traveling to germany with food allergies

Your Go-To Germany Country Guide With Food Allergies

Germany is known for its vibrant cities, medieval towns, and adventurous river cruises with plentiful sights to see at each stop. You can’t forget the rich cultural festivities and traditions, such as Oktoberfest and Christmas Markets, which draw in crowds and travelers every year. If you are traveling to Germany with food allergies, it can be a challenge to plan for and navigate your trip while still enjoying the unique German cuisine. In this go-to Germany country guide with food allergies, you’ll feel more confident planning your trip, doing your restaurant research, and understanding the laws around food labeling and bringing in your own food. Plus, you’ll find practical tips to help you have a safe and enjoyable vacation!

 

Travel to Germany with Food Allergies

Depending on your specific allergies and your comfort level, you absolutely can have a great holiday in Germany. If you’d like to have more options at your fingertips (and more knowledge around food allergies among restaurants and chefs), I recommend basing yourself out of larger cities. These larger cities tend to be more knowledgeable on food allergies and better able to accommodate your needs. 

If you have smaller cities that you are wanting to visit, it’s best to book an accommodation with a kitchen so you have the option to cook for yourself, just in case you can’t find restaurants that you feel comfortable eating at or you need to make lunch on-the-go for day trips. 

Doing restaurant research ahead of your trip will give you a better idea of where you want to eat before you leave home. This can help you plan your itinerary accordingly. While I always recommend taking food with you, knowing how much food you’ll need to pack or purchase ahead of time is key.

 

Food Labeling Laws in Germany

Germany follows the same food labeling laws that other EU countries do, such as the Netherlands and Switzerland. When traveling to Germany with food allergies, it’s vital to understand these food labeling laws, as you’ll be paying very close attention to labels at all places.

EU regulation 1169/2011 states that all EU countries are required by law to clearly label the 14 major food allergens on any pre-packaged foods (think, crackers, chips, bars, etc.). 

 

These allergens are: 

  • Cereals containing gluten such as wheat, barley, rye, and oats. 
  • Crustaceans such as prawns, lobster, crabs, and crayfish.
  • Egg.
  • Fish.
  • Peanuts.
  • Soybeans.
  • Milk.
  • Nuts such as almonds, hazelnuts, walnuts, cashews, pecans, Brazil nuts, pistachios, and Macadamia nuts.
  • Celery.
  • Mustard.
  • Sesame.
  • Sulphur dioxide and sulphites (if the concentration is more than ten parts per million).
  • Lupin.
  • Molluscs such as clams, oysters, scallops, snails, and squid.

EU regulation 609/2013 has enforced further food labeling protections for more vulnerable groups of people, such as infants, young children, people with specific medical conditions, and those on energy-restricted diets for weight loss. This law restricts the marketing of food products created for these specific groups of people.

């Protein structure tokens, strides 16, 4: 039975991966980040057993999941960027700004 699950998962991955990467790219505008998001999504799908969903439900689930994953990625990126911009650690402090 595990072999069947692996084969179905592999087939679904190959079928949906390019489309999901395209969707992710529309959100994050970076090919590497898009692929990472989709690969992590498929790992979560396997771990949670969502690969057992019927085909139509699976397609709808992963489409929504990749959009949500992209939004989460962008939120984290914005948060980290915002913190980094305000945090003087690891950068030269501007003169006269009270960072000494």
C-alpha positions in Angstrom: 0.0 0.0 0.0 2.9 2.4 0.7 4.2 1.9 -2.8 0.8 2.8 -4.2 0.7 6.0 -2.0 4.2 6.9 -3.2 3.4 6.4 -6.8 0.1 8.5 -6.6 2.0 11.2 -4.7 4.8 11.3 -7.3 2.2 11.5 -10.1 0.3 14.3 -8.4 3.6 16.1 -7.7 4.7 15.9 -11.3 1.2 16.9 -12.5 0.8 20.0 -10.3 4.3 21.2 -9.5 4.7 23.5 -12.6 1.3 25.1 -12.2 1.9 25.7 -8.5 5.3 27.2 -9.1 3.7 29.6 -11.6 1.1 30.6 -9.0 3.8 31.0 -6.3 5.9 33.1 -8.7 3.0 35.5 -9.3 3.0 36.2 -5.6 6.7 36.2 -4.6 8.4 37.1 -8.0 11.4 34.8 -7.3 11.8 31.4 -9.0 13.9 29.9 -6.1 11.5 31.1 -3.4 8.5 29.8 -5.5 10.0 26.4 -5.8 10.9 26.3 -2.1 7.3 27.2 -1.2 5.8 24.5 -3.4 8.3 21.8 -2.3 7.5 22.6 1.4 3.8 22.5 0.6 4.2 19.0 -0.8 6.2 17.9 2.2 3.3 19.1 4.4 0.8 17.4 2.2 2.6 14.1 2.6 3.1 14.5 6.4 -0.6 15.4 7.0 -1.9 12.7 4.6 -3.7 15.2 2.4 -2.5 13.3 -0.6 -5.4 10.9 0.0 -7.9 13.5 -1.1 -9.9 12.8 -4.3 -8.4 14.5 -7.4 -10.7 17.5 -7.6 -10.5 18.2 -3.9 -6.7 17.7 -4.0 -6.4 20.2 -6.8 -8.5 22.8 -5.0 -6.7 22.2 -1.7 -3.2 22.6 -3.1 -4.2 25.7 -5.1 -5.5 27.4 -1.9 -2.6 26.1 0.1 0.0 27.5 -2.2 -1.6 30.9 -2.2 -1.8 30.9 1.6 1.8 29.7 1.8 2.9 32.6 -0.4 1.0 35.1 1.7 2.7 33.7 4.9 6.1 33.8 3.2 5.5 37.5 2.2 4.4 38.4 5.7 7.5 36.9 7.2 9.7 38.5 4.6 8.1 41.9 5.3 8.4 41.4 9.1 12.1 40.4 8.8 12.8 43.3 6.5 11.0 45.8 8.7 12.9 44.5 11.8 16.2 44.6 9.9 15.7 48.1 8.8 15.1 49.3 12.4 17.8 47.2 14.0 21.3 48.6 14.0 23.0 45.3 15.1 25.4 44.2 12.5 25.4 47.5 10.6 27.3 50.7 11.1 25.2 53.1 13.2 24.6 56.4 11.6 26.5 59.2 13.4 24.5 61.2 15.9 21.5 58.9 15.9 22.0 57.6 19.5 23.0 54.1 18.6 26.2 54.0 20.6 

In 2014, bakeries, restaurants, hotels, ice cream shops, and more were required to provide allergen information for ingredients outside of pre-packaged food. That could be done a few ways, either on the menu or a sign next to the food – or in another written form. It can also be provided to you in oral form by the waiter or chef. However, they are still required to have written information available, think, an allergy binder or the ingredients label in some instances. 

Understanding these food labeling laws can help you make more informed, confident food choices while navigating the local cuisine and supermarkets in Germany. 

 

Is Germany Good With Food Allergies?

You will find notations regarding allergens on the menu, but it is still not perfect, so it is best to have a food allergy chef card in German with you. Be sure to communicate directly with servers and chefs about your allergens, needs, and cross-contamination. While the menus may have markings stating that the menu items do or don’t contain specific allergens, they may still come in contact with them in the back. Some restaurants will just have a higher risk of your allergens in their dishes and not feel confident preparing your meal safely in the kitchen. That’s why I can’t stress enough how important it is to research the restaurants before you go. 

 

What Can You NOT Bring Into Germany?

Germany follows the same importation guidelines as other EU countries, which places restrictions on certain food items.

The most highly restricted items are meat, fish, seafood, products from non-EU countries, unpasteurized dairy products, and foods containing GMOs. Live animals or animal products also cannot be brought into Germany. 

While certain foods from specific non-EU countries CAN be imported, such as certain types of meat products, certain types of fish, and limited quantities of dairy products, it’s always best to double-check these guidelines first. This will prevent you from having a bad interaction with customs. 

Importation Guidelines and What Can You Bring Into Germany Legally

When traveling to Germany with food allergies, I recommend bringing some of your own food items with you, such as snacks, ingredients (especially if you’re staying in an accommodation with a kitchen), and safe foods. 

Despite the importation restrictions, you CAN legally bring in packaged, non-perishable snacks and food items, such as snack bars, trail mixes, etc. Pest-free fruits and vegetables are also allowed, as well as most baked goods, candies, and chocolates, as long as meat or dairy products are not included. 

 

Exploring the Local Cuisine of Germany

German cuisine is full of diverse flavors and iconic dishes. 

Here are some of Germany’s most iconic dishes and key things to keep in mind when considering your allergens: 

1. Brot & Brötchen 

Basket of Brot & Brötchen in field in Germany.